At high frequencies above 1 GHz for example, it can be difficult to implement transformers such as the transformer 11 because they tend at those frequencies to degenerate into single-turn devices. Thus, in accordance with another aspect of the invention, impedance transformations between an amplifier and a load are not usually implemented by transformer turns ratios such as M/N, but rather by matching networks that may be inductor-capacitor filter structures (which are known, by those having ordinary skill in the art, to be lossless reactance filter structures) or transmission line networks such as quarter-wave transformers, stub or stripline networks. A preferred embodiment of an idealized form of such a circuit adapted to realize the inventive class-BC amplifier is shown in FIGS. 3(a) and 3(b).
FIG. 3(a) shows a first push-pull transistor amplifier pair 32, 33 connected by a suitable balanced-to-unbalanced convertor (balun) 30 to a quarter wave transformer of characteristic impedance Zo1 and then through a quarter wave of matched transmission line Zo having a T-junction 38 to a load (not shown) of impedance Zo. A second push-pull transistor amplifier pair 34, 35 is connected through a balun 31 and quarter wave transformer Zo2. In this way, the transistors 32, 33 see a load impedance of Zo12 /Zo via balun 30 while transistors 34, 35 see a load of Zo22 /Zo via balun 31. Thus the idealized theoretical linear (class-B) output power from the transistor amplifier pair 32, 33 is
0.5·Vmax 2 ·Zo/Zo12
while transistors 34, 35 can produce equivalently
0.5·Vmax 2 ·Zo/Zo12
assuming that the baluns 30, 31 have (1+1):1 transformation ratios.
If only transistor pair 32, 33 is activated via drive circuit 36, and drive circuit 37 holds the transistors 34, 35 biased off, then the open-circuit drains of transistors 34, 35 will transform via quarter-wave transformer Zo2 to a short circuit at the junction with the Zo line, and then transform further through the quarter wave line back to an open circuit at the load T-junction 38. Thus transistors 34, 35 when biased OFF do not affect the transfer of power from transistors 32, 33 to the load. Furthermore, assuming Zo2<Zo1, the voltage swing produced at the transistors 34, 35 when the transistors 32, 33 are generating their maximum output will not exceed Vmax so the drains of transistors 34, 35 never become negative.
If now transistors 34, 35 are activated by their respective drive circuit 37 to provide power in load at the T-junction 38 and Zo2<Zo1, a higher power can be produced. This power will be higher by the factor (Zo1/Zo2)2, and when generating maximum output the drains of transistors 32, 33 can then swing negative necessitating that the gates and substrates of transistors 32, 33 be held at a more negative voltage than the maximum negative drain swing in order to prevent unwanted conduction that can reduce efficiency and cause signal distortion. It can be understood therefore that this design permits the transistors 32, 33 alone to efficiently generate power in the load up to a first value determined by Zo1, the maximum efficiency in linear class-B mode being theoretically 78.5%, while the transistors 34, 35 alone can generate power beyond this level up to a second, higher level determined by Zo2 and at the maximum, linear, class-B output will at that level also achieve theoretically the 78.5% class-B efficiency. Thus with the inventive arrangement it is possible to achieve maximum class-B efficiency at two different, alternative power levels. In accordance with another aspect of the invention, this principle is extended by tee-ing in further push-pull transistor amplifier pairs via further quarter-wave lines (Zo3, Zo), (Zo4, Zo) to the common junction point of the load, as illustrated in FIG. 3(b).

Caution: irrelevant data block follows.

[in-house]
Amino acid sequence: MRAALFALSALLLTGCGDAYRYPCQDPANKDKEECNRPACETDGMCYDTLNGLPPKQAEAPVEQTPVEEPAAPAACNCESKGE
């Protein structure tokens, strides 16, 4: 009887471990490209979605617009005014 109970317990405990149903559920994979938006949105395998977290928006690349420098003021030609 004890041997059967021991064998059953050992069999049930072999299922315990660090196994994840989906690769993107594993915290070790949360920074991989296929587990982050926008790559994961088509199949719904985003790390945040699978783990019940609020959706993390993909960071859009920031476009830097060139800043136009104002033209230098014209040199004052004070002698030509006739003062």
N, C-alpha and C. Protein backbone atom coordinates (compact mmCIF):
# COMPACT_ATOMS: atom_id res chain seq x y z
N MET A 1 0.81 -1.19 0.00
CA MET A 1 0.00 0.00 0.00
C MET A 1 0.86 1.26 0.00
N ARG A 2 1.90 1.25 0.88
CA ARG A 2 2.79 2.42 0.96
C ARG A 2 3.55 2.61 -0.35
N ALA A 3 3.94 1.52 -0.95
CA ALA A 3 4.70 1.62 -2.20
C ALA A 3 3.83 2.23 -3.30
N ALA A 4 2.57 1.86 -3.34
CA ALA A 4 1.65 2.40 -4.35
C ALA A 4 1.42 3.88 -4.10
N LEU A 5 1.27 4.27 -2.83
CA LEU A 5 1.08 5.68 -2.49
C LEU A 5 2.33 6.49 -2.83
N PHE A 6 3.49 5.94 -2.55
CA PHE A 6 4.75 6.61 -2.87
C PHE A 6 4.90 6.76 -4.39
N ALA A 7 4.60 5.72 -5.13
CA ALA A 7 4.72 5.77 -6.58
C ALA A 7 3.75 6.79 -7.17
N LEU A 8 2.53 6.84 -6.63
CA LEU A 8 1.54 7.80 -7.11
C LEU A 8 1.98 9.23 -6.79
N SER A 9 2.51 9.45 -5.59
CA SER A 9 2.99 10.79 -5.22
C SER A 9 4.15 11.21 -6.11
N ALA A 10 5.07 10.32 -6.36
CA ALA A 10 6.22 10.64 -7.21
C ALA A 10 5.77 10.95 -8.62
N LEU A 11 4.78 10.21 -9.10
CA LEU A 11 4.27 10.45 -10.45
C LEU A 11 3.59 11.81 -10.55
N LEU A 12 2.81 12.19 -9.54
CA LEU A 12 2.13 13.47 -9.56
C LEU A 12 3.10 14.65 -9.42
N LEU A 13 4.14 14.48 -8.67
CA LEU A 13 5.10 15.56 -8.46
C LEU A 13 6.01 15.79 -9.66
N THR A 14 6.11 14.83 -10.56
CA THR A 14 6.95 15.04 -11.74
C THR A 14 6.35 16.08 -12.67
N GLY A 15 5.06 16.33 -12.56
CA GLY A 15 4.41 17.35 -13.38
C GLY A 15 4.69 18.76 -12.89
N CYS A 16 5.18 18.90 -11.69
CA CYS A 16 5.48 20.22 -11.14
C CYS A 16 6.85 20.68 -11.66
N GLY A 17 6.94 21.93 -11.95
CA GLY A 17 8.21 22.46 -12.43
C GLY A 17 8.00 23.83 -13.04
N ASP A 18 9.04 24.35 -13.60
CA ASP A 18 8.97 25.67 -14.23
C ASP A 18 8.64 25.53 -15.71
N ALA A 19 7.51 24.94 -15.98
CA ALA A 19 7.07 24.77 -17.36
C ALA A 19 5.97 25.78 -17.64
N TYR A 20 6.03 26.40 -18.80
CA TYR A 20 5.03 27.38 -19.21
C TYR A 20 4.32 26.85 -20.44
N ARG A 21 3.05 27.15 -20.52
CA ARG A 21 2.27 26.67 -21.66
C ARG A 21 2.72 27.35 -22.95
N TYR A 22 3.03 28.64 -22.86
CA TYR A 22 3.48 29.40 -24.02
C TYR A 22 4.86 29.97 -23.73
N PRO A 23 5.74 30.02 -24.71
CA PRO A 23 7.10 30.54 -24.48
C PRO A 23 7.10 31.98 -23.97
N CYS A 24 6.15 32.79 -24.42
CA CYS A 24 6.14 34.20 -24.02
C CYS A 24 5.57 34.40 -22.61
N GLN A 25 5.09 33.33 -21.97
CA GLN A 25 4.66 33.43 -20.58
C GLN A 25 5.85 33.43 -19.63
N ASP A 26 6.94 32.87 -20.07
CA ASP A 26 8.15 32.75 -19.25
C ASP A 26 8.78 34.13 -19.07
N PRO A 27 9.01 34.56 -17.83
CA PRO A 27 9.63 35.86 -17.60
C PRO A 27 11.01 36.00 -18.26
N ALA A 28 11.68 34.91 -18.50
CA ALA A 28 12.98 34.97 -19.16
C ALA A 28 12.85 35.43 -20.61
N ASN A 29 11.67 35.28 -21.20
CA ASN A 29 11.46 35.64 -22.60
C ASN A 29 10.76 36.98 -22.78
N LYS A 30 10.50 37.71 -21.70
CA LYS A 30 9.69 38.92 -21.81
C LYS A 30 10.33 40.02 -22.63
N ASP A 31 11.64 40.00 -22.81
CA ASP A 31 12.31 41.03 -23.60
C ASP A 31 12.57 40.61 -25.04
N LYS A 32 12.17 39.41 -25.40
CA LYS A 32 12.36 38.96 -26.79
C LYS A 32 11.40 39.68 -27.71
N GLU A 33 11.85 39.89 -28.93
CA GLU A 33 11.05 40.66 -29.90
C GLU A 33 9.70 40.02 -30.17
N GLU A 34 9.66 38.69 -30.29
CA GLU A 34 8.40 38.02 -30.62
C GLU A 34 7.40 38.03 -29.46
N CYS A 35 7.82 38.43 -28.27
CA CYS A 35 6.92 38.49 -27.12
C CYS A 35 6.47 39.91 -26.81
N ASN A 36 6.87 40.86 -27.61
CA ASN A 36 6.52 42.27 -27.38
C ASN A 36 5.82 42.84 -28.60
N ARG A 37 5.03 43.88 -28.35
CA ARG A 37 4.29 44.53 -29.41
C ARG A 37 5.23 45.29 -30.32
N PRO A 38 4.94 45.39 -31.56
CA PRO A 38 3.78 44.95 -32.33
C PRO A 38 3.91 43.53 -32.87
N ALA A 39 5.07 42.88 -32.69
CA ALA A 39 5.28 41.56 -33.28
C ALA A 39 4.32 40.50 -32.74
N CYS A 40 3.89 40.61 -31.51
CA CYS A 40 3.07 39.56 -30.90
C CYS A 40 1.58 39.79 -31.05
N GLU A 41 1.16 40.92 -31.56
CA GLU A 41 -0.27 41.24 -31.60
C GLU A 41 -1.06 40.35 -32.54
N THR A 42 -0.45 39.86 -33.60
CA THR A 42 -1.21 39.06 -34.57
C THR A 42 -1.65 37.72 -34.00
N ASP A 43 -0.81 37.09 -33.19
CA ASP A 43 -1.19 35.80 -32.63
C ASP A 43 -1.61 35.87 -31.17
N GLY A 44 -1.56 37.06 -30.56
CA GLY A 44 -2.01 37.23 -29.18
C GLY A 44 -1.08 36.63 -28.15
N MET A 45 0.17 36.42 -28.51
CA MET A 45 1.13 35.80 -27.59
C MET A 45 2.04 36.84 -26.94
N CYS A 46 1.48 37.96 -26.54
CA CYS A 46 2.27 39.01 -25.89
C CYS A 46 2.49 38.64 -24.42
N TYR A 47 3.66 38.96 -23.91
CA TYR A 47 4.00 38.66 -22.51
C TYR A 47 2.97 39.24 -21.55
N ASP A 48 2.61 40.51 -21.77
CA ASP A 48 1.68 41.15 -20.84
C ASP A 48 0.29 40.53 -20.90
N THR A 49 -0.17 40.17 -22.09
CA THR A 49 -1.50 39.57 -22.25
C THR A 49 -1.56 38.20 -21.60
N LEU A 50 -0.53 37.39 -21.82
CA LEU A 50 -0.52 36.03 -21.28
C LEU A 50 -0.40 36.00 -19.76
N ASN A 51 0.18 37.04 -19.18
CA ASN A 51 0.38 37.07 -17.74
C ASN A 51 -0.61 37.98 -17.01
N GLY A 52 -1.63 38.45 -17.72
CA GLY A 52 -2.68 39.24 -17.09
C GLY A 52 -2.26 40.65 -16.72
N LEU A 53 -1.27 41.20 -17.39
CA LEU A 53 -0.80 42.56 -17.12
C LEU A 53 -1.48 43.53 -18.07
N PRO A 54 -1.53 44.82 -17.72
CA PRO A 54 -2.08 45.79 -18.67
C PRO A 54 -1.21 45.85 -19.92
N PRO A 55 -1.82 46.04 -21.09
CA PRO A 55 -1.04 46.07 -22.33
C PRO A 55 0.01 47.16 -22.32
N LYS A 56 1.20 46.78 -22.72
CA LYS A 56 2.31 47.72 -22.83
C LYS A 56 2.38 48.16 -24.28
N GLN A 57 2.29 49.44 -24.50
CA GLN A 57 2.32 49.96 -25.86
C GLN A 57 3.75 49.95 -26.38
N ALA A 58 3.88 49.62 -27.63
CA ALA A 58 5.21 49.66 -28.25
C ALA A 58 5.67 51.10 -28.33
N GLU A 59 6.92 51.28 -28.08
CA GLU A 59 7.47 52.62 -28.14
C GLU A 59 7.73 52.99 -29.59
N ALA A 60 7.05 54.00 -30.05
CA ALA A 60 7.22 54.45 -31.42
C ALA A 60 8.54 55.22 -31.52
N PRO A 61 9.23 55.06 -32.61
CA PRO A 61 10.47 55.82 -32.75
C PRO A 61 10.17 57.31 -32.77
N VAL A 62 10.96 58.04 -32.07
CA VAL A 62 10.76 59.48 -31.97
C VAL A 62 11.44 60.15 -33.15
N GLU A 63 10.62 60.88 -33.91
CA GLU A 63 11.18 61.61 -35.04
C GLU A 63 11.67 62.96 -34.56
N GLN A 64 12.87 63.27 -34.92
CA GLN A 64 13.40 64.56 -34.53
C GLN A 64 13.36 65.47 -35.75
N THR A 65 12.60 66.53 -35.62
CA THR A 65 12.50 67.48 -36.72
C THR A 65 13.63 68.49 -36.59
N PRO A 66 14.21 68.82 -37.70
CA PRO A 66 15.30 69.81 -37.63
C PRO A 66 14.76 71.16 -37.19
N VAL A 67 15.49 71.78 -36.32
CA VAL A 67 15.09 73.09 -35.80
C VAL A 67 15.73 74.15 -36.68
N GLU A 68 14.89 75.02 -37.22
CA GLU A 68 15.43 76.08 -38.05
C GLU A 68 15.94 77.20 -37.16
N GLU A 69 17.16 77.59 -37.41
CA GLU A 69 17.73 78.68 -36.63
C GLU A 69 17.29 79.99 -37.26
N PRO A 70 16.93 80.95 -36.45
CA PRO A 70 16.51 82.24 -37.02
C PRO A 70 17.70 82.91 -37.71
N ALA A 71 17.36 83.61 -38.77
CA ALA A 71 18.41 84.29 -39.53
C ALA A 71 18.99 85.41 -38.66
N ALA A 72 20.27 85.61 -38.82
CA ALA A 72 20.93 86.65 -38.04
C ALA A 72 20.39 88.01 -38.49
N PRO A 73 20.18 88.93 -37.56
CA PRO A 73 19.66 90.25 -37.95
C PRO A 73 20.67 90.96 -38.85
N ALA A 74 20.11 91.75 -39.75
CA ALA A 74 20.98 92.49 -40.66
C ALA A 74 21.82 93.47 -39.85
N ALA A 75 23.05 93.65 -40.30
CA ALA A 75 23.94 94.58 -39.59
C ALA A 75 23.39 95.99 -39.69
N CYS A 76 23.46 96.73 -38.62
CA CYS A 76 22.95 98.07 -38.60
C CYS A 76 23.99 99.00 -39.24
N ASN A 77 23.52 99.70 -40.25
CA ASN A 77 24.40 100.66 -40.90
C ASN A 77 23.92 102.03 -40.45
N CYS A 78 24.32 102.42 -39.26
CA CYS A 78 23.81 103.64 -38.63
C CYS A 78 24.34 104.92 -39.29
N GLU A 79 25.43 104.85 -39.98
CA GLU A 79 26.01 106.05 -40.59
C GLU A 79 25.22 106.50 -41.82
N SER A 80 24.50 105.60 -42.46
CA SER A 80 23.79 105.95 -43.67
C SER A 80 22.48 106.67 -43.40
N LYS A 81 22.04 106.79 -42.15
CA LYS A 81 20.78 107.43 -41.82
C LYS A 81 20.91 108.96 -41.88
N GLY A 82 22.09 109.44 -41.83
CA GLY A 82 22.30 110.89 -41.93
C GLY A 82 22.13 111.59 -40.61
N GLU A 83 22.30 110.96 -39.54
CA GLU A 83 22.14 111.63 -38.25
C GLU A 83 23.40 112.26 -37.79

In accordance with still another aspect of the present invention, FIG. 3(c) shows a functionally equivalent alternative embodiment which avoids the T-junction line Zo. In this arrangement, when the transistors 34, 35 are not driven and in open-drain mode, their open-circuit output impedance is transformed through Zo2 into a short circuit on the right hand end of the load 39 while the left hand end of the load 39 is supplied with power from transistors 32, 33. In the alternative, higher power mode the transistors 32, 33 are open drain which is transformed through Zo1 into a short circuit on the left-hand end of the load 39 while the transistors 34, 35 supply power to the right hand end.
It will be appreciated by those skilled in the art of microwave amplification design that the operation has been idealized for the purpose of description. In practice, FETs that are turned OFF are not open circuit but instead present a parasitic capacitance output impedance. Nevertheless, these parasitic output capacitances can be absorbed into the design of the matching or coupling network between the transistors and the load. The requirement that such a network design must fulfil for correct operation of the inventive amplifier is, for an amplifier of the type depicted in FIGS. 3(a) or 3(b), that the chain matrices of the networks between the transistor drains and the load should have zero off-diagonal elements, while the requirement for the circuit depicted in FIG. 3(c) is that the chain matrix should have zero main diagonal elements. A person having ordinary skill in the art will be able to design suitable networks fulfilling these requirements using either transmission line networks or discrete reactive components or a mixture. A person skilled in the art will also recognize that the amplifier formed by the drive circuit 36, push-pull transistor amplifier pair 32, 33, and balun 30 as well as the amplifier formed by the drive circuit 37, push-pull transistor amplifier pair 34, 35, and balun 31 can each equally be replaced with amplifiers of the complementary single-ended, push-pull variety such as may be constructed using complementary MOS transistor technology. Alternatively, complementary bipolar or GaAs heterojunction bipolar transistor (HBT) transistors may be used to form a single-ended push-pull power amplifier, but in this case, series diodes (not shown) as illustrated in FIG. 1 (diodes 6,7) are required to protect the lower power pair from having their collector-base junctions become forward biased when the higher power pair operates.